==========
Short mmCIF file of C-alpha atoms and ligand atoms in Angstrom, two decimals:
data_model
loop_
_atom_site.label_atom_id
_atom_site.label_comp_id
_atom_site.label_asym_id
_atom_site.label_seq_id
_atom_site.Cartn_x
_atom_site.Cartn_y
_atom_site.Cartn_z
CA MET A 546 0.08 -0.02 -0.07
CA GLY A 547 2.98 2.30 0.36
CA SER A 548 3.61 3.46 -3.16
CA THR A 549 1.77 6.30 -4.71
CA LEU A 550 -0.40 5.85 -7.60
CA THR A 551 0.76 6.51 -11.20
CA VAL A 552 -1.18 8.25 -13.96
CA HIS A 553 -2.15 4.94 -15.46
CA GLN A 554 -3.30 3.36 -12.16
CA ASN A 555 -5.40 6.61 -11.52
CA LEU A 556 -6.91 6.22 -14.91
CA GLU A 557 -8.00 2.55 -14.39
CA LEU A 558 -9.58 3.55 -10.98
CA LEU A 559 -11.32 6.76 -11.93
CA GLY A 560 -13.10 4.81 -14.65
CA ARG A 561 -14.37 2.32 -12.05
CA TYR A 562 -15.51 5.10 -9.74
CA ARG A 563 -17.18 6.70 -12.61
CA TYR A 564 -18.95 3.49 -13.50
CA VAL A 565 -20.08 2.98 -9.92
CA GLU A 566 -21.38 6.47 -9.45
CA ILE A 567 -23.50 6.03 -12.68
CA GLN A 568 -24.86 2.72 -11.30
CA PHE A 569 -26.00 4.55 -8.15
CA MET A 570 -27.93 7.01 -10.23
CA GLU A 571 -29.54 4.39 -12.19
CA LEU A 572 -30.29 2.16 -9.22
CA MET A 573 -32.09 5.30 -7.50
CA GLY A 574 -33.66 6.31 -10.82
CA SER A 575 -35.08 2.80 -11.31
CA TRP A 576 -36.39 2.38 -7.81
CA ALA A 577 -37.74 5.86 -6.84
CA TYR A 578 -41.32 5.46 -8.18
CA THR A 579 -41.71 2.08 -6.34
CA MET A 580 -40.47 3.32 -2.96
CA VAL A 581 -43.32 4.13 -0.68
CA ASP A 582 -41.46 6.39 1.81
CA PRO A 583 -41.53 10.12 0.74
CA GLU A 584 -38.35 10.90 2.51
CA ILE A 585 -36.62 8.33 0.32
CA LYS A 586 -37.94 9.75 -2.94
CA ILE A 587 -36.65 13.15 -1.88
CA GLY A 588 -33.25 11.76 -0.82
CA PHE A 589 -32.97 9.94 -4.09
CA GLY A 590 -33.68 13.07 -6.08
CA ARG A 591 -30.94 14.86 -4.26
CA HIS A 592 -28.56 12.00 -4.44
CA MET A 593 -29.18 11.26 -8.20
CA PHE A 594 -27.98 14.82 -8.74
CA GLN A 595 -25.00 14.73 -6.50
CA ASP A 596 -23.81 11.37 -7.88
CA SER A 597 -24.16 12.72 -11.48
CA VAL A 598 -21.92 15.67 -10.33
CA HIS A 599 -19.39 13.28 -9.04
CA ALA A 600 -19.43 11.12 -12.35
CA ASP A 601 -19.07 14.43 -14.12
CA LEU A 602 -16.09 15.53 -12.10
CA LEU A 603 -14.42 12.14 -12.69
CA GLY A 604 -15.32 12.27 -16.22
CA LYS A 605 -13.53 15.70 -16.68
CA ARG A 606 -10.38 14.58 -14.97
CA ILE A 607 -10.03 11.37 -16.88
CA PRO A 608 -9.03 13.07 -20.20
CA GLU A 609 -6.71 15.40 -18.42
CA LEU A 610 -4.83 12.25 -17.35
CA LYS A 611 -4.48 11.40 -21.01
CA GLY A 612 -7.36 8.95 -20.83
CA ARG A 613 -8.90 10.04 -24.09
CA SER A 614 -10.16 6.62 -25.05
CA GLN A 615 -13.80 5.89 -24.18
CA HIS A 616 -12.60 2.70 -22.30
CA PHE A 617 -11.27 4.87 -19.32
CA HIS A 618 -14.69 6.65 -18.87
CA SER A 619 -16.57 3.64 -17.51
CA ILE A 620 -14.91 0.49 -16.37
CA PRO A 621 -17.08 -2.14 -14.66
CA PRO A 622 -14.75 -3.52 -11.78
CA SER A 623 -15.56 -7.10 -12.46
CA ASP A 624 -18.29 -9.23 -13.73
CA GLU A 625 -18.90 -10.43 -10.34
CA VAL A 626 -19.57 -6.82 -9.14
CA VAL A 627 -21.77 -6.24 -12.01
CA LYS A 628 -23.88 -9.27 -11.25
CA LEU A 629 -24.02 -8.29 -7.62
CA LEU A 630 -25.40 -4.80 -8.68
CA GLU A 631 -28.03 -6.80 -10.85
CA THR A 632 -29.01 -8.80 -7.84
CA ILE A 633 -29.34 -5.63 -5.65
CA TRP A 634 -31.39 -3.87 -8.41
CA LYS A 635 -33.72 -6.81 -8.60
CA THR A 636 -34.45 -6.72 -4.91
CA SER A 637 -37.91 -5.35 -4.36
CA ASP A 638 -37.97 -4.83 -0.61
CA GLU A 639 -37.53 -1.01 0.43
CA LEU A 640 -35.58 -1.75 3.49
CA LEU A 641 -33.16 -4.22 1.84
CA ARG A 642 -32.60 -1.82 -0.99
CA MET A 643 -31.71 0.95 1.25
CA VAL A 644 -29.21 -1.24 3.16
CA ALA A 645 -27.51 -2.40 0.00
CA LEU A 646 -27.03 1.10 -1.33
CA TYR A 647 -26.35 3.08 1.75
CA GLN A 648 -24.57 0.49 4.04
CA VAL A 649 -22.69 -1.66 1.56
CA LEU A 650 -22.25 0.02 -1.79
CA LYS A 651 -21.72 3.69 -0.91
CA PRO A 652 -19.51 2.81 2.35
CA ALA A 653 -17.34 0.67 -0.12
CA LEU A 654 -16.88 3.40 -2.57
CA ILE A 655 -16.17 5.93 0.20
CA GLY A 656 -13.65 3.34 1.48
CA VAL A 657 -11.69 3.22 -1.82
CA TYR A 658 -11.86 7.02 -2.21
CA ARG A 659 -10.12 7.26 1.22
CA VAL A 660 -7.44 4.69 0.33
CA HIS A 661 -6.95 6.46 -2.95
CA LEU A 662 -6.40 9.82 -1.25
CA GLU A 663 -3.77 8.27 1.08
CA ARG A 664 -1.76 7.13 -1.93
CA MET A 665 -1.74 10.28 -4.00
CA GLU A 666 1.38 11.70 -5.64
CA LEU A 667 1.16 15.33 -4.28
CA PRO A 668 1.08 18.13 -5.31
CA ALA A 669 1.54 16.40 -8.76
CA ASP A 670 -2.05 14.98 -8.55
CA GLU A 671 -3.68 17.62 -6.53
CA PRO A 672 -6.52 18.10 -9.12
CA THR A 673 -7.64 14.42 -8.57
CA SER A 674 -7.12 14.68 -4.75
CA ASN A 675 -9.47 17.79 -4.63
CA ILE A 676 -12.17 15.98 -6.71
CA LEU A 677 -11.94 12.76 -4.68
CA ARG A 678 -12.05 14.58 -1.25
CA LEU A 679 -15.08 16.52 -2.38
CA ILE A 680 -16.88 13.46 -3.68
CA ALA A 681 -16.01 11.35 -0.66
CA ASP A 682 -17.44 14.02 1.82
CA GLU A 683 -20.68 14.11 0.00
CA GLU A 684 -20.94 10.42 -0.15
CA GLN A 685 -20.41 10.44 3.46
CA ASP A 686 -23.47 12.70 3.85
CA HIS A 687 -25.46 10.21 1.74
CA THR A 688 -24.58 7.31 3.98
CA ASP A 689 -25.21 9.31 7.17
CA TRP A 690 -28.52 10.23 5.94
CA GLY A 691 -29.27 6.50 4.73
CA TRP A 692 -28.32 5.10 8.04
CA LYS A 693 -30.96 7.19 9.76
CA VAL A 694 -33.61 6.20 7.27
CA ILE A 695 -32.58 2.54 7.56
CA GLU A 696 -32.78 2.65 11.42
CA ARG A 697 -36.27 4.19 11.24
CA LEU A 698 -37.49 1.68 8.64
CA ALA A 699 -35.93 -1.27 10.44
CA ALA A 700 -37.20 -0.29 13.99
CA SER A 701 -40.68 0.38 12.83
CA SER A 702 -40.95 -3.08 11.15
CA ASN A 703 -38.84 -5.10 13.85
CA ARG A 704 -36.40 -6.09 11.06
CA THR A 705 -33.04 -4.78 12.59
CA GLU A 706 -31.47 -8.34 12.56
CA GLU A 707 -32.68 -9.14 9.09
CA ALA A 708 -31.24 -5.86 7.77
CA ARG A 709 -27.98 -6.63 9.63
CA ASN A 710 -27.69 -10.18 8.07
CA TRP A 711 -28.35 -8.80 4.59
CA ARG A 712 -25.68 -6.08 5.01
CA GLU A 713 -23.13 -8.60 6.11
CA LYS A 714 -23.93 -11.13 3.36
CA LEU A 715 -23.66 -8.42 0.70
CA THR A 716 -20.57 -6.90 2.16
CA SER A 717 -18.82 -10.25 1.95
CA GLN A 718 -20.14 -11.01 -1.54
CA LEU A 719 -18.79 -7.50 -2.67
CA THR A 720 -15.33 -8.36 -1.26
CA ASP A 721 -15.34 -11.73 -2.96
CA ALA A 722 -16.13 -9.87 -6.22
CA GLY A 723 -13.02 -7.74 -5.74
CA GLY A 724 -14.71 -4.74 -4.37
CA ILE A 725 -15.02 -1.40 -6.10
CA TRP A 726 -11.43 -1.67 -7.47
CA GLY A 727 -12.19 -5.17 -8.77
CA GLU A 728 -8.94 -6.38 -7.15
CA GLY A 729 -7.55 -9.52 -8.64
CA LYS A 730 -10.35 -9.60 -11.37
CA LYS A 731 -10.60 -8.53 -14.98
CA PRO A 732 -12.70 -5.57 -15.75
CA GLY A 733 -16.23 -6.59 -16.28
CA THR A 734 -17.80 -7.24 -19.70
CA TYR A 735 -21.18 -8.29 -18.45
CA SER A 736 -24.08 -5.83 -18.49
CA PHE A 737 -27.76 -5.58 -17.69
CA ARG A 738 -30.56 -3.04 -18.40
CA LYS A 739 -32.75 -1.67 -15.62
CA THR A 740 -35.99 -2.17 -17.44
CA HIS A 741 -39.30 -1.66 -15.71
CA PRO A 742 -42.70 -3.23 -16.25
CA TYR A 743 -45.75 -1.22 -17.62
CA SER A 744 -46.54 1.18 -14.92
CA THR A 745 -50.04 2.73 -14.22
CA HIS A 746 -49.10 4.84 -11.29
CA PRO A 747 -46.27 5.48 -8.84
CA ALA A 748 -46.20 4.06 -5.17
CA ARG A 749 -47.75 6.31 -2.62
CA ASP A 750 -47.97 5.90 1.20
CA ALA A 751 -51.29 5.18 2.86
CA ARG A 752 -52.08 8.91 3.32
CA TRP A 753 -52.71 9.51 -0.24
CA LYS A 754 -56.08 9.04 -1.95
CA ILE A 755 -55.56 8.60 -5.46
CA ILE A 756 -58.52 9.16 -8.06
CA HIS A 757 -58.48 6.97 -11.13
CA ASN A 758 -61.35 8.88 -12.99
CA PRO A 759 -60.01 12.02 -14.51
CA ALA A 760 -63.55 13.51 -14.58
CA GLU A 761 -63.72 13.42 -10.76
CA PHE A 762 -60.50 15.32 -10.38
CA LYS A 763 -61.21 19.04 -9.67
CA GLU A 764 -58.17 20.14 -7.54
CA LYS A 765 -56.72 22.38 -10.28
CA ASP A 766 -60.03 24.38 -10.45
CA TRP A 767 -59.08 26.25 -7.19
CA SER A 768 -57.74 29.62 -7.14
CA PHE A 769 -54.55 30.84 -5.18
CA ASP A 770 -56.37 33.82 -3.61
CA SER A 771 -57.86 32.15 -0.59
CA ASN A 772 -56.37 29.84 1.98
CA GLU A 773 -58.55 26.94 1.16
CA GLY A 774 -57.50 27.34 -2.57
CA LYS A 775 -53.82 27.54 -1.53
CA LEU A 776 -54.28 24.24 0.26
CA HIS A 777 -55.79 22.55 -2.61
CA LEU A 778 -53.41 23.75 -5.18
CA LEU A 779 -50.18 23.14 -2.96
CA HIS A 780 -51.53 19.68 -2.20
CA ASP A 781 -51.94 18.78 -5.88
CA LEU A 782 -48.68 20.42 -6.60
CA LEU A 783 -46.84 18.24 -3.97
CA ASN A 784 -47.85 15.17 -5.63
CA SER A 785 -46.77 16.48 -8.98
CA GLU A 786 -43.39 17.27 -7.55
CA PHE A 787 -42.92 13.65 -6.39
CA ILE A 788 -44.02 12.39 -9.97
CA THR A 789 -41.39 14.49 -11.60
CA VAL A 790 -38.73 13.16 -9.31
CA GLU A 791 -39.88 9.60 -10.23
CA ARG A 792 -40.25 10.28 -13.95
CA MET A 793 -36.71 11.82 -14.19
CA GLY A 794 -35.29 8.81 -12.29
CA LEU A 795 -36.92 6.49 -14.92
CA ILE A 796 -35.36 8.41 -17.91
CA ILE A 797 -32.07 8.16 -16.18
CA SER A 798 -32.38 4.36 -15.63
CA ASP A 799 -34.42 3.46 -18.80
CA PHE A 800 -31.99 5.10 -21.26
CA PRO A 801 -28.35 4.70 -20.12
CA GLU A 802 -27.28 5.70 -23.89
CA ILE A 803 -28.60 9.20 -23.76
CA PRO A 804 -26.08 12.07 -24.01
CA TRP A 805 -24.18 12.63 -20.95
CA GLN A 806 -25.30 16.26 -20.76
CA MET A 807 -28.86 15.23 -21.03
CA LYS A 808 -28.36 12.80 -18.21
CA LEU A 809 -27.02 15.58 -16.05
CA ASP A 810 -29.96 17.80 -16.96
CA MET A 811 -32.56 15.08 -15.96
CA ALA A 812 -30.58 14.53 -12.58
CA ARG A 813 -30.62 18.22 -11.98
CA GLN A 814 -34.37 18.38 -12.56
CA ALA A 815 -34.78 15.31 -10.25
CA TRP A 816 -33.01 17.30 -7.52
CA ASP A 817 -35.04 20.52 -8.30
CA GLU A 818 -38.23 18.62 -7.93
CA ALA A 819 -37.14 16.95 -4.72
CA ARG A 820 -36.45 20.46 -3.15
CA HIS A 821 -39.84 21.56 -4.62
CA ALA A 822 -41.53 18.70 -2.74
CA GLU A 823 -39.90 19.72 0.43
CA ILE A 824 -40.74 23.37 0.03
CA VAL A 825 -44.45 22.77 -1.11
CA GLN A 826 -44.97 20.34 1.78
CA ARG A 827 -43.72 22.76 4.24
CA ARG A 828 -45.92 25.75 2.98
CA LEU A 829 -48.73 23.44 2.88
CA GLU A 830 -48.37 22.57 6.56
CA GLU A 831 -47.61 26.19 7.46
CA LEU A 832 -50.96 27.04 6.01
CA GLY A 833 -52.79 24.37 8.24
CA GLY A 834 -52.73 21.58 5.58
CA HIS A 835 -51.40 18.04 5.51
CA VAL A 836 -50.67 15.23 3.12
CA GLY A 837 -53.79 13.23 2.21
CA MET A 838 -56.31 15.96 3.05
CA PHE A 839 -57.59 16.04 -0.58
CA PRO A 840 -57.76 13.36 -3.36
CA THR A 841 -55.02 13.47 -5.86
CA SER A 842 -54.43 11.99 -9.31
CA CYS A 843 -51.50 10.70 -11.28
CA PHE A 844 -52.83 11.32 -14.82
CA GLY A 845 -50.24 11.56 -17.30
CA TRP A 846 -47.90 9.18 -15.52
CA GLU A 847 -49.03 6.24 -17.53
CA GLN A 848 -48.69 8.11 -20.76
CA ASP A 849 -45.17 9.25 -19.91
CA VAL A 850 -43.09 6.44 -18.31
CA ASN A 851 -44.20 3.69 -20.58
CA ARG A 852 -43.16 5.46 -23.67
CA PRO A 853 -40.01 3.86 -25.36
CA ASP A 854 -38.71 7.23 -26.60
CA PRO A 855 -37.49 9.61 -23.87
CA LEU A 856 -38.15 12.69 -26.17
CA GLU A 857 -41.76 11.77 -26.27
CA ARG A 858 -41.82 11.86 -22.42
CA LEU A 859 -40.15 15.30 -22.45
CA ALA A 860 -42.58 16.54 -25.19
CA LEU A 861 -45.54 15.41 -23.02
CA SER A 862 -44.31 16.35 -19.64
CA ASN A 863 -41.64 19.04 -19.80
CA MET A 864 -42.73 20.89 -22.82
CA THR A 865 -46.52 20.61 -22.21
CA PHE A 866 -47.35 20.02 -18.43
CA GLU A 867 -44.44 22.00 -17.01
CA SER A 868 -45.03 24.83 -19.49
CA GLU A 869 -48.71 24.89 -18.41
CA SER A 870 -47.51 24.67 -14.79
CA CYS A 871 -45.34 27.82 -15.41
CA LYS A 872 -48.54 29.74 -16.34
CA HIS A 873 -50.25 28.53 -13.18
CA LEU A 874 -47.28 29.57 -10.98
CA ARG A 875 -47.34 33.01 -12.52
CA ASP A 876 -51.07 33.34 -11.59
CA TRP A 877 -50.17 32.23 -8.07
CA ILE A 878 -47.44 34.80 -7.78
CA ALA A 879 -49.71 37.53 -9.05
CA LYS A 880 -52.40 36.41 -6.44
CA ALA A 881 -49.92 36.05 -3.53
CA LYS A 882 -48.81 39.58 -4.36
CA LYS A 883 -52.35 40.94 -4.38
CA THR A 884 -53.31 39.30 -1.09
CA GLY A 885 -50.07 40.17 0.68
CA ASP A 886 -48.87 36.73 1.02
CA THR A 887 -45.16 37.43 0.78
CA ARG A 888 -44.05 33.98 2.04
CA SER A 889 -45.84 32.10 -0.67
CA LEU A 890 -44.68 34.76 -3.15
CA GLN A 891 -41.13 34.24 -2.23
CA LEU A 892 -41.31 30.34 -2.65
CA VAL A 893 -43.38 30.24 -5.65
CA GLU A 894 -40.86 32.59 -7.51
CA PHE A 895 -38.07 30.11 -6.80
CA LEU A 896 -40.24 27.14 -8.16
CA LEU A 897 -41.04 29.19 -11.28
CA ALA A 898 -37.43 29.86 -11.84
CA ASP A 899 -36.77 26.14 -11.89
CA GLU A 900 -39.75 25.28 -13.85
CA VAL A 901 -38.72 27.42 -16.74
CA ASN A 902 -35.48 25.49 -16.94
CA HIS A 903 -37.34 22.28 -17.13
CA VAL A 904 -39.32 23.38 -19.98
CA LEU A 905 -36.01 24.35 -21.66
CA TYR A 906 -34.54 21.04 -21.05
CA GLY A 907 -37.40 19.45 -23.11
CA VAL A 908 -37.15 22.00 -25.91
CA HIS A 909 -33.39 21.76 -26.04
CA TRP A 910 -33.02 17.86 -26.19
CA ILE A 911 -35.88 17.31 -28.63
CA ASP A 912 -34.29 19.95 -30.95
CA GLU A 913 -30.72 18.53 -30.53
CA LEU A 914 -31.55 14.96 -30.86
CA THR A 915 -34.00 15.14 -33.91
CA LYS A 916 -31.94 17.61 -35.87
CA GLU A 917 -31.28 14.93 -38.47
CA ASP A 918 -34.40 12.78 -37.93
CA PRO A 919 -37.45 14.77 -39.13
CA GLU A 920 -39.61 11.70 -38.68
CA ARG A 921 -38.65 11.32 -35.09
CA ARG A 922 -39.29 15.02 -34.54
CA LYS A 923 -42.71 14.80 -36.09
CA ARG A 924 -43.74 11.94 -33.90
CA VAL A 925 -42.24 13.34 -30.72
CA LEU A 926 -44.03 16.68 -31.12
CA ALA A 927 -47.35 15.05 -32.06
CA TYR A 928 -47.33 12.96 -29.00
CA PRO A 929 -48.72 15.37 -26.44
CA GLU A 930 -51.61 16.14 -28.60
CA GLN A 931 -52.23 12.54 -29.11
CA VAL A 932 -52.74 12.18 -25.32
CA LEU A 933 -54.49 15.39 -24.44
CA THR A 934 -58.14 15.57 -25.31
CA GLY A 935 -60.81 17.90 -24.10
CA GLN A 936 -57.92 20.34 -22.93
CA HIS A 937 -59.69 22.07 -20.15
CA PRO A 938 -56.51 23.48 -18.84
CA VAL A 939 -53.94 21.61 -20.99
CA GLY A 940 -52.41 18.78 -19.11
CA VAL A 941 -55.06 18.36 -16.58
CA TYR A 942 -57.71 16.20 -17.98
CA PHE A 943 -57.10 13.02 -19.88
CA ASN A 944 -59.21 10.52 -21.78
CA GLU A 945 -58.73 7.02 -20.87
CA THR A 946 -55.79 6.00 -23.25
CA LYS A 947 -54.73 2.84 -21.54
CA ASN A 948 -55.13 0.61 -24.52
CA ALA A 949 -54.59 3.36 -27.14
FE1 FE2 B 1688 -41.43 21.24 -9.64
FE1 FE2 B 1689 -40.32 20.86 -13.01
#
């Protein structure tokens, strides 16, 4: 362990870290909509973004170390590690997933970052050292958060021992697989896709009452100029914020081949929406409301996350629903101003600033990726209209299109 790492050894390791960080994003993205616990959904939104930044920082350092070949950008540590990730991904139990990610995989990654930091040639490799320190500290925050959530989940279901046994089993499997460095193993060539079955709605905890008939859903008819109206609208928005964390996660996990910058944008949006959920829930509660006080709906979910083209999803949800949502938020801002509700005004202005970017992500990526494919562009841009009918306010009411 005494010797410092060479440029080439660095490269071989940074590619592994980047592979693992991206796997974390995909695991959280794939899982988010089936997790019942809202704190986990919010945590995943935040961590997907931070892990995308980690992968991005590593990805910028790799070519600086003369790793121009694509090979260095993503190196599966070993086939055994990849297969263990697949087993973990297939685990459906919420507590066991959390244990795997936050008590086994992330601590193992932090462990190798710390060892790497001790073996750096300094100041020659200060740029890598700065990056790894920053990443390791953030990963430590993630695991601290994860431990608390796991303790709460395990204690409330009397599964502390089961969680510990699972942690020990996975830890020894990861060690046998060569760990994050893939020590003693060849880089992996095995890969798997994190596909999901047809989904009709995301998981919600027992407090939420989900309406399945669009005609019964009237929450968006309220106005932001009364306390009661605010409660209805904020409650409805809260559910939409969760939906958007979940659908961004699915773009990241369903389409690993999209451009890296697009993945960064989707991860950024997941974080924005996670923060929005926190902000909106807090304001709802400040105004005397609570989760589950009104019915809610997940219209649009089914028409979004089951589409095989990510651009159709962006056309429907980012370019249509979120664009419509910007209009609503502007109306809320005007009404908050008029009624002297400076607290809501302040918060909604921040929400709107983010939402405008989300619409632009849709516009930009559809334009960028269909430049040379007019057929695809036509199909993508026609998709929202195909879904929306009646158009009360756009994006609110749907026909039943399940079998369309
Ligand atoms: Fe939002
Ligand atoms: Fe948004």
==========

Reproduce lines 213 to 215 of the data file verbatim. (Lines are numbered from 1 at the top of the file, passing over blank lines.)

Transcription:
CA ALA A 748 -46.20 4.06 -5.17
CA ARG A 749 -47.75 6.31 -2.62
CA ASP A 750 -47.97 5.90 1.20